Earlier in the year, the oil and gas industry went into shock. The pandemic led to a massive contraction in demand for the industry’s products, thanks to industrial and consumer squeeze. In short, businesses weren’t operating, and customers weren’t buying.
Things got so bad at one point that the price of crude futures went negative. Owners were paying refineries and storage facilities to take excess production off their hands. It was a crazy situation – and something that had never happened to the market as a whole before.
The oil and gas industry is having to deal with more secular long-term issues as well. The current crisis will eventually pass. But whether the industry has a future in its current state depends on a variety of factors and how they ultimately play out.
Companies such as T Bailey Inc are currently supplying the oil and gas industry. But like so many other ancillary services to the industry, they’re diversifying their portfolio, striking out into other areas such as paper and pulp or marine.
For many, the writing is on the wall. So what’s going to happen?
Oil Demand Will Peak In 2022
According to Our Energy Policy, the oil demand will peak around 2022 as we reach peak fossil fuel transportation. Countries like India and China are expanding their demand for ICE vehicles, which is likely to reach a head in a couple of years.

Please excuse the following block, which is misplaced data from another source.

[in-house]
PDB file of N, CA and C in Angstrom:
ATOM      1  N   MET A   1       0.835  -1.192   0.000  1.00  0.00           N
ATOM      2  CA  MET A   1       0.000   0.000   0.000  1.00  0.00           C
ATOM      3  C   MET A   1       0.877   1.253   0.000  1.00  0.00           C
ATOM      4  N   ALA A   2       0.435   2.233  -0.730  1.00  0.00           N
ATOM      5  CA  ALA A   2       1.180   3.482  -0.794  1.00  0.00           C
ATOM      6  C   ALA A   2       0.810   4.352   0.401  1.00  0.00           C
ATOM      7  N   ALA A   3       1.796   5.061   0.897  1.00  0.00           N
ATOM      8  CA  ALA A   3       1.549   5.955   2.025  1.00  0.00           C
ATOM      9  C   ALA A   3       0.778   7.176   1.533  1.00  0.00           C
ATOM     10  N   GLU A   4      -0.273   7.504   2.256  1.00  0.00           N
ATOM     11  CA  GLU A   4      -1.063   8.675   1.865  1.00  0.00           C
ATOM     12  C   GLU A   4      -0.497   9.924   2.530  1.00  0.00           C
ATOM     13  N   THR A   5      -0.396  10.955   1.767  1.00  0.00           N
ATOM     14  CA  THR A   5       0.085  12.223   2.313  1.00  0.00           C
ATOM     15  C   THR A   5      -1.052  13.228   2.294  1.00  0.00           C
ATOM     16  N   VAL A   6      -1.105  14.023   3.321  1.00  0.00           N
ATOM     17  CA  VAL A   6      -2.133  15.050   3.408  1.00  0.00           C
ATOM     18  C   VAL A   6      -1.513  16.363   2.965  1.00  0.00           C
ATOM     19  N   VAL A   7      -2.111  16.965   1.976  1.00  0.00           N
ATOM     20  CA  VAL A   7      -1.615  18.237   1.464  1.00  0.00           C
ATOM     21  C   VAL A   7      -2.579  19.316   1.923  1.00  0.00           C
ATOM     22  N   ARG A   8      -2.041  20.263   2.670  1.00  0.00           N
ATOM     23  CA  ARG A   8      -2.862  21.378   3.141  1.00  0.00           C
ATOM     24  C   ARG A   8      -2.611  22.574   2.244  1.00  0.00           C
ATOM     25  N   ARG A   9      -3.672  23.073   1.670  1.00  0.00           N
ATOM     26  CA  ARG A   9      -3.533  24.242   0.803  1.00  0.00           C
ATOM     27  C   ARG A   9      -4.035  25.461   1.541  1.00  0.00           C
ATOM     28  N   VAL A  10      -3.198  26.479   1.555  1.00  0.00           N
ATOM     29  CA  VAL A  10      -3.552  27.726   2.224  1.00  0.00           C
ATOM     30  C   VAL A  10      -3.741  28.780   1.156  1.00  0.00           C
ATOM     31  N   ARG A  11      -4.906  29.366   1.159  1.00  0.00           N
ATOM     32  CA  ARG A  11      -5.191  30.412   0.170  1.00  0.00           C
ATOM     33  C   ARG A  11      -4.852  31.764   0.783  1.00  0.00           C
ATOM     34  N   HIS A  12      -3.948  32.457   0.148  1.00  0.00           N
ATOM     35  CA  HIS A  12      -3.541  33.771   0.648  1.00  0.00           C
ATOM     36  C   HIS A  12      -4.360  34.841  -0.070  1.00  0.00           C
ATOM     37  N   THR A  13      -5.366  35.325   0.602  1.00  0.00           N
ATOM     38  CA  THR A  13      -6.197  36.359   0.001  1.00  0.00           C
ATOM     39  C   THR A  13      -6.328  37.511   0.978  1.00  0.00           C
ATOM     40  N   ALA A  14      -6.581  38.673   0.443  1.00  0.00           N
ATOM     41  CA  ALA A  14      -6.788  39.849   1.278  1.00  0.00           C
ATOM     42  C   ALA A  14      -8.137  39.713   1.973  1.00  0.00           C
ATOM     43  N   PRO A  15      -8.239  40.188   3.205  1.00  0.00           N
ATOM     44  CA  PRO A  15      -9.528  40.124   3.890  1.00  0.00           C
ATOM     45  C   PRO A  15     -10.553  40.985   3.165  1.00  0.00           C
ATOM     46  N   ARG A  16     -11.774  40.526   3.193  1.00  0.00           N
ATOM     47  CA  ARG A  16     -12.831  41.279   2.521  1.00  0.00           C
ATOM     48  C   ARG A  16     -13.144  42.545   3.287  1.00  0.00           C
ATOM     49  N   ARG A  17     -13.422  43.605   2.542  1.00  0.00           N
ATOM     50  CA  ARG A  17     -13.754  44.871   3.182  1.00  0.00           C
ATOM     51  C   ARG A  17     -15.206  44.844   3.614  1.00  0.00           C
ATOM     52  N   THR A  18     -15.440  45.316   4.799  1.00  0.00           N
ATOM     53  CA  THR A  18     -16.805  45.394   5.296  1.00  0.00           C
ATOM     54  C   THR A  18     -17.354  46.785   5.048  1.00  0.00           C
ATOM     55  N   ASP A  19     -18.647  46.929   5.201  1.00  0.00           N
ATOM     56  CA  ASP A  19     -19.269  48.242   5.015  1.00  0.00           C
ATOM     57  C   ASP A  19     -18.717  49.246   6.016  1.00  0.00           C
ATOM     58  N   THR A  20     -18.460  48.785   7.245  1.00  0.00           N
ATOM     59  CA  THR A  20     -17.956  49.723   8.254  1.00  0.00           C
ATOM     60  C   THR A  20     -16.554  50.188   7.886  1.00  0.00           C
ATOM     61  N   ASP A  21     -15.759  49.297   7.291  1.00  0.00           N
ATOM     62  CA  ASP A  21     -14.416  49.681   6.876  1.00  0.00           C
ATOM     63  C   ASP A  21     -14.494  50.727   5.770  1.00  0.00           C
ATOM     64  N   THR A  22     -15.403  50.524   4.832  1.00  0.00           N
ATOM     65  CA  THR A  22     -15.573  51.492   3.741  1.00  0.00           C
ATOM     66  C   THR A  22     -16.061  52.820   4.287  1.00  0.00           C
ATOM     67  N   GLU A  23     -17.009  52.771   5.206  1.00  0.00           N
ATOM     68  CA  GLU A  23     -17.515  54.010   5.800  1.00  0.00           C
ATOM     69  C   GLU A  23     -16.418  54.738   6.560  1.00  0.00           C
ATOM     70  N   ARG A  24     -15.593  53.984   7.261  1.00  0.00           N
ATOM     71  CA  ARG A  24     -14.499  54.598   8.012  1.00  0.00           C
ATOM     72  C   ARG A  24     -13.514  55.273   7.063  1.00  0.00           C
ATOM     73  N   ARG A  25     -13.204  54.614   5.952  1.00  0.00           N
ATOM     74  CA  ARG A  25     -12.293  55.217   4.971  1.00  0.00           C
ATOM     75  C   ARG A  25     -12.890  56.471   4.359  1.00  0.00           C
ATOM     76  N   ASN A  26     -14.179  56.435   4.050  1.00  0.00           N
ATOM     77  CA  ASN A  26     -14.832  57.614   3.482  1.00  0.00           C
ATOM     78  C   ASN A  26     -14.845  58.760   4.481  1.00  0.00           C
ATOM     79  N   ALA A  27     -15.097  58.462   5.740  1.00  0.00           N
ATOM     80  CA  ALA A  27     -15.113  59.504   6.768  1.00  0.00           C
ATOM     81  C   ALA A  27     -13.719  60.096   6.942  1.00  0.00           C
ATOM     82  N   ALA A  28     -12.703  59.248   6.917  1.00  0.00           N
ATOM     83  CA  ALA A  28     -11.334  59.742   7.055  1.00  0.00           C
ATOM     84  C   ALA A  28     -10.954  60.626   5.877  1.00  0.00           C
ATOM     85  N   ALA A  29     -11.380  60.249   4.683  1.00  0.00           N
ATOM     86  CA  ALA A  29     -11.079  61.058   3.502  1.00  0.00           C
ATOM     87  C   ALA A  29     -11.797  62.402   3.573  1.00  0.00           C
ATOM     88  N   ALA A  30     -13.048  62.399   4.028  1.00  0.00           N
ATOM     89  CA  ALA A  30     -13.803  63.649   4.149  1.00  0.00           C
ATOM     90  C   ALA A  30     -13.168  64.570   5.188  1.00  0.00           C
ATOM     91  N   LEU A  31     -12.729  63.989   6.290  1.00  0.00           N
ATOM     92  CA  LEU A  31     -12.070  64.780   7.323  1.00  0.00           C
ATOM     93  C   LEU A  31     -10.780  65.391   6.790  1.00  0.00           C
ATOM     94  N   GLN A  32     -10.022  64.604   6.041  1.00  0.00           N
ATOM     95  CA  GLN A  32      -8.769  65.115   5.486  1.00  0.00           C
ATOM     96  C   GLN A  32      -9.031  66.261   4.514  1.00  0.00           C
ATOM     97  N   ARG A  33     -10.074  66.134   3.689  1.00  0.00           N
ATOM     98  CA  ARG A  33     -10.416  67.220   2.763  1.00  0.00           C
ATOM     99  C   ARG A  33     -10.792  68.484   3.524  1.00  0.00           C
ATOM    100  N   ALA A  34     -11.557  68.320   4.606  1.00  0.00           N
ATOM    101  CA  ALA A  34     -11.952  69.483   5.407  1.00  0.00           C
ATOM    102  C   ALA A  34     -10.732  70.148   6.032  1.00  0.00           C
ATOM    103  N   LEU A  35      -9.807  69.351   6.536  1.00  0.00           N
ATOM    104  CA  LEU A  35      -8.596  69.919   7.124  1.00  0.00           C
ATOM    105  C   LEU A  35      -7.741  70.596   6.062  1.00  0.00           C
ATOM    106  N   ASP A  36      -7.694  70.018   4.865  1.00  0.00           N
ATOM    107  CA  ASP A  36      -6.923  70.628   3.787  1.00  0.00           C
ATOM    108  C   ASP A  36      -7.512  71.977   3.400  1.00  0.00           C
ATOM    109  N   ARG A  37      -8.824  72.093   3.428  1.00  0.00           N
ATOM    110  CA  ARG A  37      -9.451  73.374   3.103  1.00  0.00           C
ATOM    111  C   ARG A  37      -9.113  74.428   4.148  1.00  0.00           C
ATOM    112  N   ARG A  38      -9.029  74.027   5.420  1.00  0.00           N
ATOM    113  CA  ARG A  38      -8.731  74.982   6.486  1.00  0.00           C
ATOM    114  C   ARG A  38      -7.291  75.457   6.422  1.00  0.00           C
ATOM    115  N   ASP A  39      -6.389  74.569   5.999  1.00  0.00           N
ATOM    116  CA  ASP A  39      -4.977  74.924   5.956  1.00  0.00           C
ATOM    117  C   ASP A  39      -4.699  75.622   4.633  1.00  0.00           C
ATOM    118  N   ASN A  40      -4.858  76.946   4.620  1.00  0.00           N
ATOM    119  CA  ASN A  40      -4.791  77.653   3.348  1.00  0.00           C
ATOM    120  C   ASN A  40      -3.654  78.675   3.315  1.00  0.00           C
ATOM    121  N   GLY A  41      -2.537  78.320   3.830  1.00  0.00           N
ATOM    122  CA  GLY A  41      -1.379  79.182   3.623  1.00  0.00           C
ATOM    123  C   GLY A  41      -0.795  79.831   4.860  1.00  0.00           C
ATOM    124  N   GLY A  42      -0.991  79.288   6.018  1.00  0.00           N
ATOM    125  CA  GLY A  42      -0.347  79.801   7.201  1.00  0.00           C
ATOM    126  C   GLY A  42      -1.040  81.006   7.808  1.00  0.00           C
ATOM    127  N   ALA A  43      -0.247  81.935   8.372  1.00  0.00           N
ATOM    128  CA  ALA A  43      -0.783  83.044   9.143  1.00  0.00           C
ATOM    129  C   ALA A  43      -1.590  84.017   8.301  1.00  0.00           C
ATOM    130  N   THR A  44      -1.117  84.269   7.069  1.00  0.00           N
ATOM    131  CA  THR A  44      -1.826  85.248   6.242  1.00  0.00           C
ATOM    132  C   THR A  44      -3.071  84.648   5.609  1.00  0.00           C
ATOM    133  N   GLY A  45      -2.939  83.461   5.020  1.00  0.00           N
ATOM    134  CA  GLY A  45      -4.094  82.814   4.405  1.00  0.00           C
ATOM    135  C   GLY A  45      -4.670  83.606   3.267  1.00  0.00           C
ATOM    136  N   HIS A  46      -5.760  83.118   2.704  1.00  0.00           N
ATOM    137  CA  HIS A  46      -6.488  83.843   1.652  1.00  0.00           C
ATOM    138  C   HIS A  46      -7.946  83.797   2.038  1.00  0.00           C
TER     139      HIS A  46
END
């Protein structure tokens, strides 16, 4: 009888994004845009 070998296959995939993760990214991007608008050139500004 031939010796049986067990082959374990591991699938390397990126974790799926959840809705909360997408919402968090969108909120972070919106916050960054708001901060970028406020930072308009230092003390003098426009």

From that point onwards, however, a combination of demand and supply factors are going to limit production and lead to the deployment of alternative technologies.
On the demand side, we will see the number of new ICE vehicles hitting the road coming down substantially, replaced by hybrids and full battery-electrics.
On the supply side, easy-to-access shale and ground oil wells are going to dry up, making it more costly to remove oil from the ground. Eventually, this will hit a critical point where the current low price of oil will have to rise. And when that happens, consumers will switch away from gas and find alternative, cheaper fuel sources for their vehicles.
OPEC’s Role Is going To Change
The role of OPEC is going to change as well. The organization is going to have to accept that it no longer has a monopoly on the transport market. Other producers, like Panasonic and Tesla, are now direct competition, thanks to technological innovation.
Gas Will Continue To Expand
At the same time, the non-transport use of gas is going to continue to expand. Renewables are not yet able to provide a ready source of energy for grid load, and many governments see gas as a greener alternative to coal. Already, most western countries derive the majority of their power from gas outside the US.
Financing New Projects Will Become More Difficult
Finally, the oil and gas industry is going to find financing new projects more challenging. Many lenders will be skeptical of the long-term profitability of drilling for new oil fields if prices rise and demand for products falls.
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